"There are two types of people in the world," I used to tell my kids when they were younger.
Which one are you?"
It may seem overly simplistic, what with all the personality tests and self discovery guides experts have come up with for understanding what makes a person act the way they do, but sometimes boiling things down to a child-like evaluation can be insightful. Environmental and physical factors notwithstanding.
How we choose to interact with this world can be a matter of simple perspective. How we see ourselves is, quite simply, a way to affirm that choice.
Which is why I'd like to throw out another simple thought, in the form of a question again. One that could be very telling. And also very helpful.
Are you the sort of person who takes offense, or the kind who gives grace?
Maybe this isn't as cut and dried as all that. Because a person can be somewhere in between too. But what if you could resolve to be one or the other?
What I mean by that is, what if you could pre-determine to be someone who avoids a rush to judgment--someone who strives not to easily agitated by the actions of others?
I know. It's quite a thought, isn't it?
I often feel as though my skin quickly grows thin to attack, hard to defense. I feel susceptible, vulnerable even, when I witness what I think may be a lack of impropriety, or worse, bad behavior, and we all know there is plenty of both in the public sphere these days. It's a tough time to be human, living in a place where basically everything goes, morality is defined by the individual, and few people believe in manners anymore. It seems.
But what if you were to take a deep breath and a deeper prayer and resolve to live in misunderstanding--in a place where it's okay not to rush to judgment, or even to know the full extent of the circumstances, in a place where you might not have all the information?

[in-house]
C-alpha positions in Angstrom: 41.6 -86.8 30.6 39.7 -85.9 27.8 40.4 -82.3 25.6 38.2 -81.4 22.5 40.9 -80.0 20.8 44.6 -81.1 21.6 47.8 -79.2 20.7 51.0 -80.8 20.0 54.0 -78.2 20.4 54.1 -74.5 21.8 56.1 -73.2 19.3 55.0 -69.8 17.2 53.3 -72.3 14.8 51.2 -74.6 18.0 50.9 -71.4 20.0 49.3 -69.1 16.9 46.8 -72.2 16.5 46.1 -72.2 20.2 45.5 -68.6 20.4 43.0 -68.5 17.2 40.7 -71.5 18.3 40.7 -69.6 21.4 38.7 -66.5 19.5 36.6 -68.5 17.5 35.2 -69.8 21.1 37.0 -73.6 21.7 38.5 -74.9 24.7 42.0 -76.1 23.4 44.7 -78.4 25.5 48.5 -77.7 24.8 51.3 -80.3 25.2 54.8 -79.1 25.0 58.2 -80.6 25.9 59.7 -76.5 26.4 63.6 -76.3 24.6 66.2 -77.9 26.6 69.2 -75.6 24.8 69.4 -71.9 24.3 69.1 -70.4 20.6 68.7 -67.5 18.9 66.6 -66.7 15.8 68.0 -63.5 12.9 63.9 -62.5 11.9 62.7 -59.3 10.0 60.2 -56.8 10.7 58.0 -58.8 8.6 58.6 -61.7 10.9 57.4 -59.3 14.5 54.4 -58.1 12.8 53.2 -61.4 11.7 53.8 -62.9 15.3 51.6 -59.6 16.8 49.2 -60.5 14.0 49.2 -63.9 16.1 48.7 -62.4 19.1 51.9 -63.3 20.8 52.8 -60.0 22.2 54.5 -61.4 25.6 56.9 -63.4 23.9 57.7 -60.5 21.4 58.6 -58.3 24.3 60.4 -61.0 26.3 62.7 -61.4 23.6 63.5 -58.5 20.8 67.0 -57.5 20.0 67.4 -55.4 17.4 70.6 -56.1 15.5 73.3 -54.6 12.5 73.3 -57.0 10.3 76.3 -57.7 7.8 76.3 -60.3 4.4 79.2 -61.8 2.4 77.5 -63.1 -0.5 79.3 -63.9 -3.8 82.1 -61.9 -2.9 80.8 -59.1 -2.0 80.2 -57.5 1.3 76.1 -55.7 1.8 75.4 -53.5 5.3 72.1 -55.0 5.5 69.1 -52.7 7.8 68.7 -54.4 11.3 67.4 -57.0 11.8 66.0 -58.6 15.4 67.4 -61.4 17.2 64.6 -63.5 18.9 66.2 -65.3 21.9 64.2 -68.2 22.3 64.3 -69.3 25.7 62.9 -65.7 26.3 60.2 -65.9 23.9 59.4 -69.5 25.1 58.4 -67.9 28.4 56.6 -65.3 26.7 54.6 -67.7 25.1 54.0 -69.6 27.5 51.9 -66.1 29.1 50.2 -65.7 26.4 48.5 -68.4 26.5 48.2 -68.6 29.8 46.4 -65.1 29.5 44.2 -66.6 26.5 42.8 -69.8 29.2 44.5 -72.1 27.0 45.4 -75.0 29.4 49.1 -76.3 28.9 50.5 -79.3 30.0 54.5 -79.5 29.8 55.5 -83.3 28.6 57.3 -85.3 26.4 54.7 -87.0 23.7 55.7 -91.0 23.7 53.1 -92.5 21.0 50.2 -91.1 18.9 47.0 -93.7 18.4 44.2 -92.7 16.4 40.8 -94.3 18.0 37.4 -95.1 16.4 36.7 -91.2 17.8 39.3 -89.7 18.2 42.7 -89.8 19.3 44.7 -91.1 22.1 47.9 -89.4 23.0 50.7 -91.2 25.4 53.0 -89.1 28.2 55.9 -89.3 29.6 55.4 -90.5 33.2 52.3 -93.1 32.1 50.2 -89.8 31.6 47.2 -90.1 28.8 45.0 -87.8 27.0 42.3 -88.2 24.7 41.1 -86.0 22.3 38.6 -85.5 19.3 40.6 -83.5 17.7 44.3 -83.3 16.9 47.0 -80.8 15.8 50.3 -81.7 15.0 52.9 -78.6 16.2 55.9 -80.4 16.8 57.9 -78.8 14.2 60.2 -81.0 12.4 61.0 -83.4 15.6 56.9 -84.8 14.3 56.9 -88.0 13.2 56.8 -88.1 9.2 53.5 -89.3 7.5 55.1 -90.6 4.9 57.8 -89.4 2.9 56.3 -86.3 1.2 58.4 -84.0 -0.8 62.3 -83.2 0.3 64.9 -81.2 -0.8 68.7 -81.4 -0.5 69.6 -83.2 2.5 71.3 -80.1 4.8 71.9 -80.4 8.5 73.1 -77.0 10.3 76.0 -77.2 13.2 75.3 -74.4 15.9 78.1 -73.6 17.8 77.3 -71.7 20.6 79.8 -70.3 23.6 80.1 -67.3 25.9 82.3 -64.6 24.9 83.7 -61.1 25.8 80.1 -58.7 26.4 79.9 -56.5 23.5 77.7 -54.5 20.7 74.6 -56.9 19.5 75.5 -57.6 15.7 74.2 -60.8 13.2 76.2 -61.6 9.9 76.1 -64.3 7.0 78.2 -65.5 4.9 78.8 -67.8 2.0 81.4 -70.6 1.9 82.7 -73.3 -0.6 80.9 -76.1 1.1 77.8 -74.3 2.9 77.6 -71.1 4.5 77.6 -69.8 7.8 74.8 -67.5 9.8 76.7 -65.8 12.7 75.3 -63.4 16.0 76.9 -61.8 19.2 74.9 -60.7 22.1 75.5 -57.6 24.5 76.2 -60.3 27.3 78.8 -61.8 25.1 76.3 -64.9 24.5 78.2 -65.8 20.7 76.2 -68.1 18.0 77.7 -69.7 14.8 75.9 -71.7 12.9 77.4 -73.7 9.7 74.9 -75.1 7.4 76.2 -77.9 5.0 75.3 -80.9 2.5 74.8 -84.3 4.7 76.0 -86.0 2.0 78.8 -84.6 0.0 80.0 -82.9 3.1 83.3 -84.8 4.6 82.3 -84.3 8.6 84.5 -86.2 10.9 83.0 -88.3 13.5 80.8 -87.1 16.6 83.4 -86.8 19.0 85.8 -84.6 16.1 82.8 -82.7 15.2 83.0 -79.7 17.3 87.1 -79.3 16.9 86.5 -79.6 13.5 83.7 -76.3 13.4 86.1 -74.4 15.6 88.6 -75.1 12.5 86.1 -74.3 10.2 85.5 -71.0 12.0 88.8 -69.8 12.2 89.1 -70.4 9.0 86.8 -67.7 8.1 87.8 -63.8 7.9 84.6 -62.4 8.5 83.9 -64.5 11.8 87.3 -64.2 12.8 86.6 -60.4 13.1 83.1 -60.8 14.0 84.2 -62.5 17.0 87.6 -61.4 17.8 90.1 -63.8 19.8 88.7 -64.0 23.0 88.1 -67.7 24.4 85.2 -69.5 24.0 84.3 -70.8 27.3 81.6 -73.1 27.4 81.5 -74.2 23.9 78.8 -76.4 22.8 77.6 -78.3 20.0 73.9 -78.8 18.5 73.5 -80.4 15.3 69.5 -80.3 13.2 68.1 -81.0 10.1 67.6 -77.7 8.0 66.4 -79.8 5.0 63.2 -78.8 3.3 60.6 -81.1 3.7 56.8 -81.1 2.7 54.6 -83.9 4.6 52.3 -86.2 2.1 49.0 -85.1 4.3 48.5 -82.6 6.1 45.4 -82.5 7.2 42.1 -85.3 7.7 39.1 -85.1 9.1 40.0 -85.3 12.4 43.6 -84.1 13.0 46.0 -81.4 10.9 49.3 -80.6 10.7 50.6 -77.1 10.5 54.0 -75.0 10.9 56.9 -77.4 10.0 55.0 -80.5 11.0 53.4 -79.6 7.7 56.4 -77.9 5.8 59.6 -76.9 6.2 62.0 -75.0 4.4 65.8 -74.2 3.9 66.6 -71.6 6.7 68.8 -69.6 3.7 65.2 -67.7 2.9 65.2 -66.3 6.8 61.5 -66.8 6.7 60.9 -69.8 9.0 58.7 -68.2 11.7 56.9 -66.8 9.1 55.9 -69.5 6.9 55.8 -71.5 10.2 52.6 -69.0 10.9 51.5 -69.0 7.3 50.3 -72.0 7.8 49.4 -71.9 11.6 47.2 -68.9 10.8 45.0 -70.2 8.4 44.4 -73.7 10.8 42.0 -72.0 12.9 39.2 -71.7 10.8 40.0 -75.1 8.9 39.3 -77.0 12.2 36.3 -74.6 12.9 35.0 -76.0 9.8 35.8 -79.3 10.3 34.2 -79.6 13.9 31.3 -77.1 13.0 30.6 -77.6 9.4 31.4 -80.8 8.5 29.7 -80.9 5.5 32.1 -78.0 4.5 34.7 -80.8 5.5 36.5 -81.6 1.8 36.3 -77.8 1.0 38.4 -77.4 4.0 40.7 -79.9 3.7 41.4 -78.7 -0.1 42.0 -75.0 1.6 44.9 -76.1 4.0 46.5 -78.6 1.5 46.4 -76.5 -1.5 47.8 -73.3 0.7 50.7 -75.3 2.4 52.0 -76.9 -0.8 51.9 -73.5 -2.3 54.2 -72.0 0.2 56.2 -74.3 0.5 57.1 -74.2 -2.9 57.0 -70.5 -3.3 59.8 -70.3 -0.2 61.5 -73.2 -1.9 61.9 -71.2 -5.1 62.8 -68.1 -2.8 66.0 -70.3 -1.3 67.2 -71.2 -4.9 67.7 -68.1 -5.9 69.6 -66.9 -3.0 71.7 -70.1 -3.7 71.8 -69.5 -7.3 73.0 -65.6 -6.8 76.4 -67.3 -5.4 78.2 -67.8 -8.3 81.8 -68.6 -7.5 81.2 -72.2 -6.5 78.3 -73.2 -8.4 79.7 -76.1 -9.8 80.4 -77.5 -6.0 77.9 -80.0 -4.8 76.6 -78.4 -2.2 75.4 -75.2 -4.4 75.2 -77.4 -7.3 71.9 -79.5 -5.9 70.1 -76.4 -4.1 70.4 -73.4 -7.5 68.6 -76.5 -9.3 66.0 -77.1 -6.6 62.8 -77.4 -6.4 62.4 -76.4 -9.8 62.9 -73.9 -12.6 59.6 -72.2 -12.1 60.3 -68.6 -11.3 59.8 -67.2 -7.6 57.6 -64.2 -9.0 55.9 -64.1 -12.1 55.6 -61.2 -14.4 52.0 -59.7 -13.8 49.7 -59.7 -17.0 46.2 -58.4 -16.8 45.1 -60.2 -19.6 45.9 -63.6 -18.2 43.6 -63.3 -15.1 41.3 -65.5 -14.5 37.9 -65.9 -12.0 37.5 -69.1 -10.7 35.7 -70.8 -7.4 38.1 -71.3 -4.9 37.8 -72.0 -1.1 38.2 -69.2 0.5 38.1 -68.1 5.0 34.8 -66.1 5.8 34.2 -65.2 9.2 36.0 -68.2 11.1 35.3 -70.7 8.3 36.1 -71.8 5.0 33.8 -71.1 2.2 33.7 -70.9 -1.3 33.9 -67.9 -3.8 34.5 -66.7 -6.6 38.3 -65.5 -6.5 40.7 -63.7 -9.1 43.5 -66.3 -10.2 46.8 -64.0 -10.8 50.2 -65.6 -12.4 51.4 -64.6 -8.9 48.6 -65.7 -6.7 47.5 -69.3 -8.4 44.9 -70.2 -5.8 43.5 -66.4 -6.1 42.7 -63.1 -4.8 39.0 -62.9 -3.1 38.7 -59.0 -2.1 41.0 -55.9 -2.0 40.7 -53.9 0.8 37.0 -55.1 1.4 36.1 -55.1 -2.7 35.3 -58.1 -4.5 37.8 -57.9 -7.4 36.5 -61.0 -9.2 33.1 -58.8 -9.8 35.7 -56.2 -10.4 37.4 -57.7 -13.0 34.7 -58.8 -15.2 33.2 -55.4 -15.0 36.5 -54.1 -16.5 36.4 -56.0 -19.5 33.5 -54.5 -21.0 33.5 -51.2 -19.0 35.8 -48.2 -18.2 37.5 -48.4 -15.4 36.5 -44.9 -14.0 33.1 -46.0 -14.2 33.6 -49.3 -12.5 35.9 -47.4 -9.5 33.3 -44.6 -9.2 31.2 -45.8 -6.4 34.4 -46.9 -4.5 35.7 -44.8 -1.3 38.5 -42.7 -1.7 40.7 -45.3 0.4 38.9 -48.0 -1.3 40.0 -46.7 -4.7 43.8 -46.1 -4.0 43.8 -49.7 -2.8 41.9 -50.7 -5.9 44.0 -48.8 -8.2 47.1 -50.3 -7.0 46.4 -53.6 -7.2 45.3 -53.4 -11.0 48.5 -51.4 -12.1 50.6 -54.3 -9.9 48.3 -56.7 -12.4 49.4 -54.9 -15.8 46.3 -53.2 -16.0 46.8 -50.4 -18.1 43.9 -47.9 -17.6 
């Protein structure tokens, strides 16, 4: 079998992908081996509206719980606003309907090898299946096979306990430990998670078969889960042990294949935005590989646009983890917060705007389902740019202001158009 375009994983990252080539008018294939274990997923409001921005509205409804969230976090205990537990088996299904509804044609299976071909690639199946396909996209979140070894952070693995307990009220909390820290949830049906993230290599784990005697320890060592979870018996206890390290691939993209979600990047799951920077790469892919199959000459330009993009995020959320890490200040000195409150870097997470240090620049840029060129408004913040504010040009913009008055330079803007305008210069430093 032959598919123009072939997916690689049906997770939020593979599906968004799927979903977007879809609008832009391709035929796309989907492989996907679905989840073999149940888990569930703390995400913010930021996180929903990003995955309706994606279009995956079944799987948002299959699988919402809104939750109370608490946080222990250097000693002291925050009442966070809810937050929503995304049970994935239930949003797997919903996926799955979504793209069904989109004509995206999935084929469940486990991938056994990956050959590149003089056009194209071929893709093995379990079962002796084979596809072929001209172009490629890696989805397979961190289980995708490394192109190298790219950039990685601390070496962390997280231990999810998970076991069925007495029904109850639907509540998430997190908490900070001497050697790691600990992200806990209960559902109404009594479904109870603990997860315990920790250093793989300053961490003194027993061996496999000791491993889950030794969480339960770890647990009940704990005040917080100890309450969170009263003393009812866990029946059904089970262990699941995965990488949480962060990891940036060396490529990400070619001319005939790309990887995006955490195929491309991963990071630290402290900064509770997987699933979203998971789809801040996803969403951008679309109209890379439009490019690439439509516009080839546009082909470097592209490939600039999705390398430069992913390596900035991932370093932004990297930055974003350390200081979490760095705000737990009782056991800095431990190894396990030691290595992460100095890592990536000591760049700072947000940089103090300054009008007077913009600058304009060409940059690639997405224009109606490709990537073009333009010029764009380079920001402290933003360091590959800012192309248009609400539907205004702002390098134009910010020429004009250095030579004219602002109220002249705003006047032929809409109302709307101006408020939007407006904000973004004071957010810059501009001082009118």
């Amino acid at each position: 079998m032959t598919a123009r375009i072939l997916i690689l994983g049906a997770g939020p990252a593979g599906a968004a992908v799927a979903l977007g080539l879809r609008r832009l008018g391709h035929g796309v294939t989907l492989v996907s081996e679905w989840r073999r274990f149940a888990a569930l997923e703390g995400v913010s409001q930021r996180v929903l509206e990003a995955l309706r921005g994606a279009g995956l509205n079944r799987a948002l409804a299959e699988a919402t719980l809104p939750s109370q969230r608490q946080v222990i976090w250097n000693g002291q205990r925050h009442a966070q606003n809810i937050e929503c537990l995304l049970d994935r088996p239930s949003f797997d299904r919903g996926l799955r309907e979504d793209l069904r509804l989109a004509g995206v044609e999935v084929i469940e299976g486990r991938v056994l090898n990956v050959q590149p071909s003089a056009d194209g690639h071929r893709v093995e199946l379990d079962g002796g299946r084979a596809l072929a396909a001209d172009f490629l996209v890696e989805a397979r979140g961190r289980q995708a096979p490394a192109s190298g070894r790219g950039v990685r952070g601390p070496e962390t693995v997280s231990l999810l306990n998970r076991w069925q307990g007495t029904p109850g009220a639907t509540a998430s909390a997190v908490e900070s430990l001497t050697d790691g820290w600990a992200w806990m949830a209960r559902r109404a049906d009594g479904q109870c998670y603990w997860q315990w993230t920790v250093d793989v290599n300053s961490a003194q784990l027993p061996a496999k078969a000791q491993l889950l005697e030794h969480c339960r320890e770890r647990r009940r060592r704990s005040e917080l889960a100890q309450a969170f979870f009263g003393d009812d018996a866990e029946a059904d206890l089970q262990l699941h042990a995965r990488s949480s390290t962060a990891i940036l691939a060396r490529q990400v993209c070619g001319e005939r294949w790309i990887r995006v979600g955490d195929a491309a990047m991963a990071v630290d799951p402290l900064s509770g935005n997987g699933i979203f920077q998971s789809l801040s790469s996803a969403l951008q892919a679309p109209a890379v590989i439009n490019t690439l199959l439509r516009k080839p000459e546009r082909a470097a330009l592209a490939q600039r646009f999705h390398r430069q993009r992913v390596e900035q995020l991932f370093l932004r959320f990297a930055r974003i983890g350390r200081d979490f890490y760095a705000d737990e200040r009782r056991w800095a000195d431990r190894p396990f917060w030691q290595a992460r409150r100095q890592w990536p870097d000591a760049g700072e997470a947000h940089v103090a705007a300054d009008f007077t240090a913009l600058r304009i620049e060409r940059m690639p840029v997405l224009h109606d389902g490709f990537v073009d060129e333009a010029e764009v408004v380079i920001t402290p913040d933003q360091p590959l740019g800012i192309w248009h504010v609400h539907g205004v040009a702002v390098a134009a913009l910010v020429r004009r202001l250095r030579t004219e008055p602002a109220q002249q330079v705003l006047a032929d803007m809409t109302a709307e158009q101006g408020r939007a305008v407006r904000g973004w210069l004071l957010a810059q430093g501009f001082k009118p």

In other words, are you able to hold a position where grace rules misunderstanding and love covers all transgressions?
I have to ask myself this frequently. And I do not like my answer. Especially in Costco.
Okay, so anyone who has ever shopped in Costco is tracking with me here. I don't know what it is about Costco, but the place can bring out the worst in humans! Don't get me wrong, I love Costco! My parents had one of the first memberships when the wholesale chain was known as Price Club on Morena Boulevard, in San Diego. My family has been shopping at Costco for four decades and my husband teases me mercilessly about this. I'm regularly boasting about some great buy I've found at Costco and the supplies we've laid up for a year and he's regularly labeling my purchases as "Costcovite". In my defense, you know how fast a couple of teenagers can put away food and it was much more impressive when all our kids were still at home. I have to go to Costco!
And yet, every trip to Costco is a test of my faith. It's really hard to walk with Jesus when the dirty rotten humans around you want to knock you off your feet. Or beat you. From your parking spot. Away from the sample. To the register. Out the door.
To the door is my favorite. It's like being in a Nascar race, where you feel that other driver approach from behind and then smack your bumper as he moves past, pushing you into the guardrail, causing you to spin.
And take offense.
And you really have to feel sorry for the workers at the sample tables. I couldn't do it. I'd never be able to show the love.
I would be so offended!
Jesus would be so disappointed.
Most of the time.
Lord help me but I take offense. And it's the last thing I want to do, given my understanding of what controls it.
Recently, I came to ugly terms with the spirit of offense, and let me tell you, if you don't believe in an enemy who roars around like a lion and incites people to offense, you're missing an opportunity to pray against such. And to offer grace.
I'm working out all of that myself. And sometimes I take it personally. Sometimes I take offense because someone else has been offensive.